Through My Female Lens- Boys Part 1

My Female Point of View

I work with boys but I also work with a lot of women. These women, and I, are in charge of all of the boys. A few years ago we learned about how we are actually quite different from our male pupils and that we view their behavior with our own gender, and often over protective, lens. Wrestling on the playground, swinging from the high bars, being shot by a lego gun, frightened us- not the boys.
Hiring male teachers was the first step. I would lean over to a male faculty member and ask , “Are they just playing? “Yes,” was frequently the answer.
We also listened to the boys. As I reprimanded a group for pushing during a catch game, one exclaimed, “You just don’t understand us!”
As we learned about our lens and examined our own feelings, we realized it was our own discomfort that was bothering us- not the boys behavior. A strange thing happened. We all relaxed. In consequence, the boys relaxed. The did not become out of control. They became themselves. We allow talking in the hallway (even running), we allow movement in the classroom- and we allow more aggressive (oops my interpretation) play.
We still cringe at certain times- and speak up when we are really uncomfortable- but learning about our gender filters hasĀ helped us become a boy friendly community.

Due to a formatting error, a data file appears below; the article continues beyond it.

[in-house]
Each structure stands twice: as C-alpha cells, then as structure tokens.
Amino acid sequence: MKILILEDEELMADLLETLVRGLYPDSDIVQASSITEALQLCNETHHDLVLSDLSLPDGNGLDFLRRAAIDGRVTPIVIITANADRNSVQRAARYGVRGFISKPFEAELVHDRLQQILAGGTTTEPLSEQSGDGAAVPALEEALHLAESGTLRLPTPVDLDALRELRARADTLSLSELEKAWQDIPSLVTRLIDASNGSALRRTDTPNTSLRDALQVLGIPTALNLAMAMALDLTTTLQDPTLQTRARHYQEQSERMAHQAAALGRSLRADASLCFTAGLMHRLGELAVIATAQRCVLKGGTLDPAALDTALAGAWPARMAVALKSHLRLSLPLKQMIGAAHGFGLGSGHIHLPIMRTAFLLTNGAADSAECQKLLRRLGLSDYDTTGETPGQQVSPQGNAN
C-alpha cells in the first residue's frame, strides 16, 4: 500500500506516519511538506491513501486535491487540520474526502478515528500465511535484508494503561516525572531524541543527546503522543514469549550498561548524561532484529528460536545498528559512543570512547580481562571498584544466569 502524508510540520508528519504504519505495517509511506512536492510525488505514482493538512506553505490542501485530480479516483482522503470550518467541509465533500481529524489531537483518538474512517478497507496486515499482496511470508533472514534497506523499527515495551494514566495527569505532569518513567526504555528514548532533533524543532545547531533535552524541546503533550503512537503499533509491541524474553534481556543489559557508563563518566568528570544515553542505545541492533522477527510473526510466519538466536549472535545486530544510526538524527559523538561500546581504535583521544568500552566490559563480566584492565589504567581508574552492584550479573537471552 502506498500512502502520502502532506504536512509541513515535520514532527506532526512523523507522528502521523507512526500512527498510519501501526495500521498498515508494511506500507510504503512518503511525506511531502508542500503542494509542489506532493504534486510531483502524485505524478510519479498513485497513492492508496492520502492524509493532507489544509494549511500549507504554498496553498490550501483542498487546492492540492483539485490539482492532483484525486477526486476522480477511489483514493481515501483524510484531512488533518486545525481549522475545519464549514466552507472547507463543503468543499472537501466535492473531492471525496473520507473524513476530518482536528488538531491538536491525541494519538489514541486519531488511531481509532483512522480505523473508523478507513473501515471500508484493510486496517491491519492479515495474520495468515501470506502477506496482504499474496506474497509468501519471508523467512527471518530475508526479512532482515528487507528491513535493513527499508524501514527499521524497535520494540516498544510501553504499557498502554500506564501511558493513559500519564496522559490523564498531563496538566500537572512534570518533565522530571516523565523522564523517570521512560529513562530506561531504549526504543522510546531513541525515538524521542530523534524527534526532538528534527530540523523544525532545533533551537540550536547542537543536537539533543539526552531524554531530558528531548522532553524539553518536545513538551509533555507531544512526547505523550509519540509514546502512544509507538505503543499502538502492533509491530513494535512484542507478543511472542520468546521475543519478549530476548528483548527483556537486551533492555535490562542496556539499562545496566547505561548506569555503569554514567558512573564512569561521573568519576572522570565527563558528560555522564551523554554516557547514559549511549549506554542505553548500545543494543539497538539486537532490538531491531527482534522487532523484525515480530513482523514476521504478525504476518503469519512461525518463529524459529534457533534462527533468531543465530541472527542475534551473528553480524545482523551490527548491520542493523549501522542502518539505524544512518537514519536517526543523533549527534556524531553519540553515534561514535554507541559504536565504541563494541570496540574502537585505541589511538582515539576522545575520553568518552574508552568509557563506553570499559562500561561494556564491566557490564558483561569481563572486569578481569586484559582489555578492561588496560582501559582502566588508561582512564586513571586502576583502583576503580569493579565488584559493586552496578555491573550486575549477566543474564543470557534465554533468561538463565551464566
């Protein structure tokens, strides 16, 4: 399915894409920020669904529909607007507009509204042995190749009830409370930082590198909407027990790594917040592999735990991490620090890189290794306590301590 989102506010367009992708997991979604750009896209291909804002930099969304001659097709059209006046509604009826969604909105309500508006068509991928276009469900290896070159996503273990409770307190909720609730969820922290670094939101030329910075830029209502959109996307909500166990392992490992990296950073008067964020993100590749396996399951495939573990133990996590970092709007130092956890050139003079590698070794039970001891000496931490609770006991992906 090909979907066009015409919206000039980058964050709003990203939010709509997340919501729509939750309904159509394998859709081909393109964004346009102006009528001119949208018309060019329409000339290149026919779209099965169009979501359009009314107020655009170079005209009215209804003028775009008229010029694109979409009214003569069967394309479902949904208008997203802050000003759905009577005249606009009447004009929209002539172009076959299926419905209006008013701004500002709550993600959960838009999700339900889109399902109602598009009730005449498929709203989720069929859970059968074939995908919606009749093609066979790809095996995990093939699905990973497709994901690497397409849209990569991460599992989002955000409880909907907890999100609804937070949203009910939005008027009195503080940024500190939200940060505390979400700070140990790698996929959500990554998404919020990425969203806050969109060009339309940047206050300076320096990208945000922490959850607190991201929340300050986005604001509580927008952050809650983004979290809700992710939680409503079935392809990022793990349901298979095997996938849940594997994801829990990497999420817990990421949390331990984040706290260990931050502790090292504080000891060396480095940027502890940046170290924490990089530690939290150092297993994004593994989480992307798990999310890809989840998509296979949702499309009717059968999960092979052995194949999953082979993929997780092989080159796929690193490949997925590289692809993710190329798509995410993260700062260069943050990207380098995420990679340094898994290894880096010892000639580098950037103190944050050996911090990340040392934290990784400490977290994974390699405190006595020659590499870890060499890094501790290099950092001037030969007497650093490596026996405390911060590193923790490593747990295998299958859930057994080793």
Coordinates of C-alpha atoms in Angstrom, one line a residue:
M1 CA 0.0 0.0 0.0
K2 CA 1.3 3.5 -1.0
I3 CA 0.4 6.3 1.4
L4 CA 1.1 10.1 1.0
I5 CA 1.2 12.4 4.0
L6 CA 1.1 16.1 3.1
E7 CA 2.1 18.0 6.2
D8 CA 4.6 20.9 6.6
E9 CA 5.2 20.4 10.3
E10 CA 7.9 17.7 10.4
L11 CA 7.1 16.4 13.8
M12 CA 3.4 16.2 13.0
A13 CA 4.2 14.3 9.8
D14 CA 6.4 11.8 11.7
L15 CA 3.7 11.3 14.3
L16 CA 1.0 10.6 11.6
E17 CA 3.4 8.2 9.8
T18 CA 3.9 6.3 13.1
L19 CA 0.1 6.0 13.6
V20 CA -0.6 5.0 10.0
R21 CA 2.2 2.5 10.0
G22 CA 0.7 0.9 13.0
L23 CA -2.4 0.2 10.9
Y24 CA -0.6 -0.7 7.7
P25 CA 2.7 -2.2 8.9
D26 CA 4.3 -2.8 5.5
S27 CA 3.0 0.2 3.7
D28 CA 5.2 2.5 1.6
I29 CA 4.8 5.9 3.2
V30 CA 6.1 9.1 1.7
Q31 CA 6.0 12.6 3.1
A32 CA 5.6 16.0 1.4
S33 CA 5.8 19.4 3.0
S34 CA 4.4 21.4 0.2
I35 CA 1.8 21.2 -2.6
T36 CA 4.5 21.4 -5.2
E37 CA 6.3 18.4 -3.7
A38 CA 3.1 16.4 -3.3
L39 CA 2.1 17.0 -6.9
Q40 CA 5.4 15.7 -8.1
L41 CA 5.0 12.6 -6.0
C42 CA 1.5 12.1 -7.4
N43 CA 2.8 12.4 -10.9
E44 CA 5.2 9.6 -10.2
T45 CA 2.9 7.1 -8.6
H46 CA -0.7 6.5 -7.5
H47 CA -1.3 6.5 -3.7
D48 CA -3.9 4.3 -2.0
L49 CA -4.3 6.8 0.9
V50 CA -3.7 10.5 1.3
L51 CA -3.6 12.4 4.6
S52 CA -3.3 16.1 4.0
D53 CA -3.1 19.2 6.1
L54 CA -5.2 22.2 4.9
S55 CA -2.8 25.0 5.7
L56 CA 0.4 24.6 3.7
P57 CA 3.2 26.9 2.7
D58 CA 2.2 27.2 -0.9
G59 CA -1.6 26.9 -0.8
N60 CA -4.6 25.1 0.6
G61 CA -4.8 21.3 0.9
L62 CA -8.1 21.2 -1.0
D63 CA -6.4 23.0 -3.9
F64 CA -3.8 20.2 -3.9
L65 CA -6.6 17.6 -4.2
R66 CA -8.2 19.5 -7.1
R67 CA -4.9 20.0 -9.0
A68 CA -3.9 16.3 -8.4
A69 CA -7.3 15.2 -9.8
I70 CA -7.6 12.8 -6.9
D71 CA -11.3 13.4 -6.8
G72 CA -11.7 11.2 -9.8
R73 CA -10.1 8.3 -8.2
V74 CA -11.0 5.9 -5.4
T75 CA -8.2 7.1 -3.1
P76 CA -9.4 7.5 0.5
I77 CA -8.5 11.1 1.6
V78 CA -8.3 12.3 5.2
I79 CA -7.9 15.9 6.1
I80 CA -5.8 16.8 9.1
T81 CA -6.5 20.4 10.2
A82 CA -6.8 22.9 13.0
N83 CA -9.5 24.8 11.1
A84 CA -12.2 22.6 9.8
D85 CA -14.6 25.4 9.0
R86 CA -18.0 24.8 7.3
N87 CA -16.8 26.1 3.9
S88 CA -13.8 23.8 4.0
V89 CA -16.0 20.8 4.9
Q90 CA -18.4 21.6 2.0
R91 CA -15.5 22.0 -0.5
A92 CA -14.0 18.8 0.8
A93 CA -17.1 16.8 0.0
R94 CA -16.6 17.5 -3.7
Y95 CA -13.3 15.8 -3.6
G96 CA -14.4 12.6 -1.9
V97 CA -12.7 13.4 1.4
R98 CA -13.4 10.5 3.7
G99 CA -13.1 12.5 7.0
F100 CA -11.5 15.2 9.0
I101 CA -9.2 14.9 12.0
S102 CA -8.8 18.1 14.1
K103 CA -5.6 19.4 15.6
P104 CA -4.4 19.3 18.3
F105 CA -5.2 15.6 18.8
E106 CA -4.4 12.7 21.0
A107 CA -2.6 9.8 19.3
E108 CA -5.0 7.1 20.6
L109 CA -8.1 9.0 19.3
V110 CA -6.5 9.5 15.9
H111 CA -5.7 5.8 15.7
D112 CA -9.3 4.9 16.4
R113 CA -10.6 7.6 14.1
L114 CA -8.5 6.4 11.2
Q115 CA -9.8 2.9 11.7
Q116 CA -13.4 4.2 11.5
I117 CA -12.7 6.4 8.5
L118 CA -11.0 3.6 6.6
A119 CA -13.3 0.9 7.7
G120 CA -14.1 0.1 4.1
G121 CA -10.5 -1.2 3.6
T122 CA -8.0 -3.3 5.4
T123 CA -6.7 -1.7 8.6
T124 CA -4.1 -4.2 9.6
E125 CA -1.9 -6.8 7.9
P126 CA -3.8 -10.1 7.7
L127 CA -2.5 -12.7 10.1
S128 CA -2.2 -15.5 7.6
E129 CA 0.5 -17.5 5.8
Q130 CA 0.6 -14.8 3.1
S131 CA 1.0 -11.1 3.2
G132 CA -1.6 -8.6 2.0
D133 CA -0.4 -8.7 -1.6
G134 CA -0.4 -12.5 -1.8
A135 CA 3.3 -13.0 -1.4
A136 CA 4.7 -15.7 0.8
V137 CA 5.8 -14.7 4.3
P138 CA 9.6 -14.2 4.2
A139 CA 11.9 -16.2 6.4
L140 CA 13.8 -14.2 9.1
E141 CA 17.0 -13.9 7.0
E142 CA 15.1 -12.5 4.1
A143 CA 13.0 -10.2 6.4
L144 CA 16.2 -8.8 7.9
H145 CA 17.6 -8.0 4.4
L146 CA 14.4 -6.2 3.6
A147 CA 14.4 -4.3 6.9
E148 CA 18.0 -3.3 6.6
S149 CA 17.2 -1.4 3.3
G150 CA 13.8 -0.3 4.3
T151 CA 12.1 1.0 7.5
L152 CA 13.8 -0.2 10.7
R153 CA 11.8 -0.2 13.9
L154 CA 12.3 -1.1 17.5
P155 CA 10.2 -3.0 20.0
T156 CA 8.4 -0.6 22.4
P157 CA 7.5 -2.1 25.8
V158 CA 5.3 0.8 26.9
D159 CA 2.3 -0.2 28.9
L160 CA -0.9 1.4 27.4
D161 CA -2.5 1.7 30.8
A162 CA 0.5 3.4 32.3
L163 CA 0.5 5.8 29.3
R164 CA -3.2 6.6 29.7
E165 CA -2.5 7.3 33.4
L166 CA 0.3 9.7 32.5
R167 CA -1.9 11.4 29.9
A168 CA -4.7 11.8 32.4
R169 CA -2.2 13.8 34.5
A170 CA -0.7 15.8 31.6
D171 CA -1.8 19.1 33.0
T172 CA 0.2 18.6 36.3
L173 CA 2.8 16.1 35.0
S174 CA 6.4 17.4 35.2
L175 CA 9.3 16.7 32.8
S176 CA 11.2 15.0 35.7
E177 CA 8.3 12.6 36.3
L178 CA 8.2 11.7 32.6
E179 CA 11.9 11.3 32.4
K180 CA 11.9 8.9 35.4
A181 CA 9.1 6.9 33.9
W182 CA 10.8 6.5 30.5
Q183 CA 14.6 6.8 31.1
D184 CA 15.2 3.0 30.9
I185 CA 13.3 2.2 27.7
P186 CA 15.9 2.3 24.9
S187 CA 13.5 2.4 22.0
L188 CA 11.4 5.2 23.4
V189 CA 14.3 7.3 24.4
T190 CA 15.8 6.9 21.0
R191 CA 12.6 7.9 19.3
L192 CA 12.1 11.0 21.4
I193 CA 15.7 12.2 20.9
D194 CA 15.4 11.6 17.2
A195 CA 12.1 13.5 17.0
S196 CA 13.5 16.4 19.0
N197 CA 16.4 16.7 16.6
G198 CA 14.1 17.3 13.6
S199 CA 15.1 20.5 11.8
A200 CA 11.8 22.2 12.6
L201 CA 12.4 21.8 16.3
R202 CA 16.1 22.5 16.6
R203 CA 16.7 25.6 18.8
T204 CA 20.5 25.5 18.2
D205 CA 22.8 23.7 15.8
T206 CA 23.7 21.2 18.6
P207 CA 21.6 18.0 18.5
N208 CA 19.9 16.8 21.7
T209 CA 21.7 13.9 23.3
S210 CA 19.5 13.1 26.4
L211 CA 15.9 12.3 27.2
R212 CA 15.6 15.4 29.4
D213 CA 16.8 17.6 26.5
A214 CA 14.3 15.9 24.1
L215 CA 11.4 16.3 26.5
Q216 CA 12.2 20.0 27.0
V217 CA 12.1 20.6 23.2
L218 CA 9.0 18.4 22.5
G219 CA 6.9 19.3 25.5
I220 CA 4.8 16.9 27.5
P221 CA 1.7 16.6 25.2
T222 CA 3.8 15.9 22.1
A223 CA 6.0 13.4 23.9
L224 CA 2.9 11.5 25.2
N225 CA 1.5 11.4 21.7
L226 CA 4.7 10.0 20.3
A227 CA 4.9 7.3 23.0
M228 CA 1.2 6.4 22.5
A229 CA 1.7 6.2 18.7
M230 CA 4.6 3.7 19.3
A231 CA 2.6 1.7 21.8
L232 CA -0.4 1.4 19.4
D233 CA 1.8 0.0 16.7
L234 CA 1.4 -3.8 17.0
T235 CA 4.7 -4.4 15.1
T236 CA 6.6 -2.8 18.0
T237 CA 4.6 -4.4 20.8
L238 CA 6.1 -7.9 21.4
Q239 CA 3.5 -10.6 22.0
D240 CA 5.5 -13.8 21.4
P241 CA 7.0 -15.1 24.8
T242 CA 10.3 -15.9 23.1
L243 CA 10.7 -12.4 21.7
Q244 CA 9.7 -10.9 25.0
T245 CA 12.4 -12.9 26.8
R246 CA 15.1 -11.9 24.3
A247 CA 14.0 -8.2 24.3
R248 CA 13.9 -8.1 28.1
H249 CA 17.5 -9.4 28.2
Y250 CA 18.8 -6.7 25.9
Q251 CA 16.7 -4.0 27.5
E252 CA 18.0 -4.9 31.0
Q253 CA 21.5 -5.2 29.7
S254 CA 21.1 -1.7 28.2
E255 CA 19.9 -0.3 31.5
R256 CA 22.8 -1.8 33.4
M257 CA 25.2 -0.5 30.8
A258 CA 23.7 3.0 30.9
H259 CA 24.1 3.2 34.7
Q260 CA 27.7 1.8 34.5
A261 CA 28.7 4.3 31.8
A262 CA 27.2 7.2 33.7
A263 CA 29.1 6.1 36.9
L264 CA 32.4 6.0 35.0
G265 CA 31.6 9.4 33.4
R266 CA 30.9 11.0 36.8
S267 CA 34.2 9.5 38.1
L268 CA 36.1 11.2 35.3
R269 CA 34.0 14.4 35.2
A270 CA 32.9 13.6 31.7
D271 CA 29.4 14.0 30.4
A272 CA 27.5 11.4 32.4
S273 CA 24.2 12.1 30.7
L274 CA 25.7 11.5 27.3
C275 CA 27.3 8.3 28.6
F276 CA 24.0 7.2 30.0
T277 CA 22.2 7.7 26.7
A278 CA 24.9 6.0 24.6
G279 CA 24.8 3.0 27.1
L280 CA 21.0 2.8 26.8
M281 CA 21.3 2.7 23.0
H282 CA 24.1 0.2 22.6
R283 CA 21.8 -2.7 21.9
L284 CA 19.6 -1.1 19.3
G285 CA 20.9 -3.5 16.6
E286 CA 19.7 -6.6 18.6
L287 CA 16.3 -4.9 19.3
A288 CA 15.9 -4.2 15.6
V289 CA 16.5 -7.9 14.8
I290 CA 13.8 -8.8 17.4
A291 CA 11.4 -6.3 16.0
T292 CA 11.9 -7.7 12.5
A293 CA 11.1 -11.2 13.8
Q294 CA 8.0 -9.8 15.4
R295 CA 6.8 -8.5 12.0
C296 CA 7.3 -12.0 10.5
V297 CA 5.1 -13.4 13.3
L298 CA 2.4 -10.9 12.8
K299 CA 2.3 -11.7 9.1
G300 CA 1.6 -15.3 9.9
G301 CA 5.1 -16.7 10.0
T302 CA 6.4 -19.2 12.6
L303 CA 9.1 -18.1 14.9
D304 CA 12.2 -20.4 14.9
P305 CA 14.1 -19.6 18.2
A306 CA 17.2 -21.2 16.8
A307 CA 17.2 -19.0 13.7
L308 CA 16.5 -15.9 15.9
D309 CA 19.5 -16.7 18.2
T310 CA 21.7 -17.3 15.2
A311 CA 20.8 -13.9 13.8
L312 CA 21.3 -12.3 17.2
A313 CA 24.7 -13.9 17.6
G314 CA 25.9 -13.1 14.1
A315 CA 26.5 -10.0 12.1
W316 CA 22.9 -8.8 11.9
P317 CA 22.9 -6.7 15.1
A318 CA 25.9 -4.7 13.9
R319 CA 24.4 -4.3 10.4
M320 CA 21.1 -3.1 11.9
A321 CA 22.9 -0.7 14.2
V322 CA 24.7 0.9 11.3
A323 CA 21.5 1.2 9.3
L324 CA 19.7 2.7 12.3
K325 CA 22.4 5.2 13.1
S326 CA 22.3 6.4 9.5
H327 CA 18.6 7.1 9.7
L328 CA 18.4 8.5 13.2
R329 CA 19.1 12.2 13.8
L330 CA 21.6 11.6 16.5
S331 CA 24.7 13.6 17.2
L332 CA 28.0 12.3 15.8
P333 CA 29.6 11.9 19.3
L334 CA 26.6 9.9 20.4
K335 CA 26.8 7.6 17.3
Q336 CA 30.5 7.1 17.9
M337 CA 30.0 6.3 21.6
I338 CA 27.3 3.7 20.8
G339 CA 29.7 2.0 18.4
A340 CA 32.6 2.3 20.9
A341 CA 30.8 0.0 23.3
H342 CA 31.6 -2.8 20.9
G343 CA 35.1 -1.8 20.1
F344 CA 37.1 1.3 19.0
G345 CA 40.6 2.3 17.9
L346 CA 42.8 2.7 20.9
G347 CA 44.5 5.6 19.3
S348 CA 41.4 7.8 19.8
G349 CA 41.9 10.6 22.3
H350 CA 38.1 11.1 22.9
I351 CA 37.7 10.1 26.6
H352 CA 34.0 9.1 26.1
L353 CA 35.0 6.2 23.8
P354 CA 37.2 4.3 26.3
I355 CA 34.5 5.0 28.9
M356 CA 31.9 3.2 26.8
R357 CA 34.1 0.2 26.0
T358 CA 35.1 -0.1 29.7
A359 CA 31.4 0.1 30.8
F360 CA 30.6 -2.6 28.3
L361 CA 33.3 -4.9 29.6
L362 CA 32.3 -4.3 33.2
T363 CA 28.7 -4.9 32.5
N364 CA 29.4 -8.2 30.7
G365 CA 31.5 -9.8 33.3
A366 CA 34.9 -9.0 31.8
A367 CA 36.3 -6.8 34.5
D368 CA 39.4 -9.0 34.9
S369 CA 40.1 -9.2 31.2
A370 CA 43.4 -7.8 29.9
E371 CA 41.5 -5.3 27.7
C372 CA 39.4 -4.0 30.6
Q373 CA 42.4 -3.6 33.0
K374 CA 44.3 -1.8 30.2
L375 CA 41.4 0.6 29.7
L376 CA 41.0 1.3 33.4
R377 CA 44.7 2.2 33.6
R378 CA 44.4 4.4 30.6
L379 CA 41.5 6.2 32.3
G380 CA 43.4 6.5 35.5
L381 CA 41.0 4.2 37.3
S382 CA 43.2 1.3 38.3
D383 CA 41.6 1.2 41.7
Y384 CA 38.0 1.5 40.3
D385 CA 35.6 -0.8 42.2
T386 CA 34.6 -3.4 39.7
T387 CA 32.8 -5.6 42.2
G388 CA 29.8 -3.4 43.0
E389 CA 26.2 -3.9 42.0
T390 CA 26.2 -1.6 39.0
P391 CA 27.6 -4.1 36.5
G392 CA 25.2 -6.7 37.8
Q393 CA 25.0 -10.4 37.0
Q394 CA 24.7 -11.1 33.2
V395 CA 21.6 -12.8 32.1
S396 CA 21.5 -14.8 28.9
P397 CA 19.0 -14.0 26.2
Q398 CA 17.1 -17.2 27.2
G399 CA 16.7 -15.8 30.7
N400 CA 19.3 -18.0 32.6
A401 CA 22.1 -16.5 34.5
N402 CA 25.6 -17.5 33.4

Next installment.. guns!

This entry was posted in boys and tagged . Bookmark the permalink.

2 Responses to Through My Female Lens- Boys Part 1

  1. Kent says:

    Your post got me thinking last evening about the last few days. In particular, yesterday.

    We were on a nature hike and our guide had specifically said, “Please don’t pick anything up on our hike today as this is a natural habitat” — you get the idea. For many of our most fidgety, rambunctious students this presented a challenge. I intervened on more that one occasion with, “Let me show you how to photograph the moss on the tree, rather than pick it off the tree”. This seemed to work, although a temporary fix.

    The upshot of all this is that the most rambunctious, fidgety boy, the one I had taken a moment to show how to photograph the moss, walked over to me in the classroom at the end of the day sat next to me and proceeded to read me two picture books! I was thrilled and made eye contact with the teacher immediately and we both “got it”.

    I’m pretty sure it was the relationship I had developed with this young lad during our hike yesterday that precipitated our impromptu reading session. Now if I can only dream up another “method” for the next time.

    You probably have dozens of stories like this. Thank you for your post and getting me thinking about our boy learners!

  2. mhutchinson says:

    Your reply has the power of the story that my post did not have! All that digital storytelling must be rubbing off!
    I also think that it is the really rambunctious, fidgety boys that teach us the most- but that the rest, who are wasting a lot of energy trying to fit into our expectations, benefit just as much as we adjust are parameters of comfort.
    I cannot tell you how often I hear co-ed teachers complaining about their boys. I find boys to be an absolute delight to teach and want to tell the teachers- look at your own behaviour to find the key!

Leave a Reply

Your email address will not be published. Required fields are marked *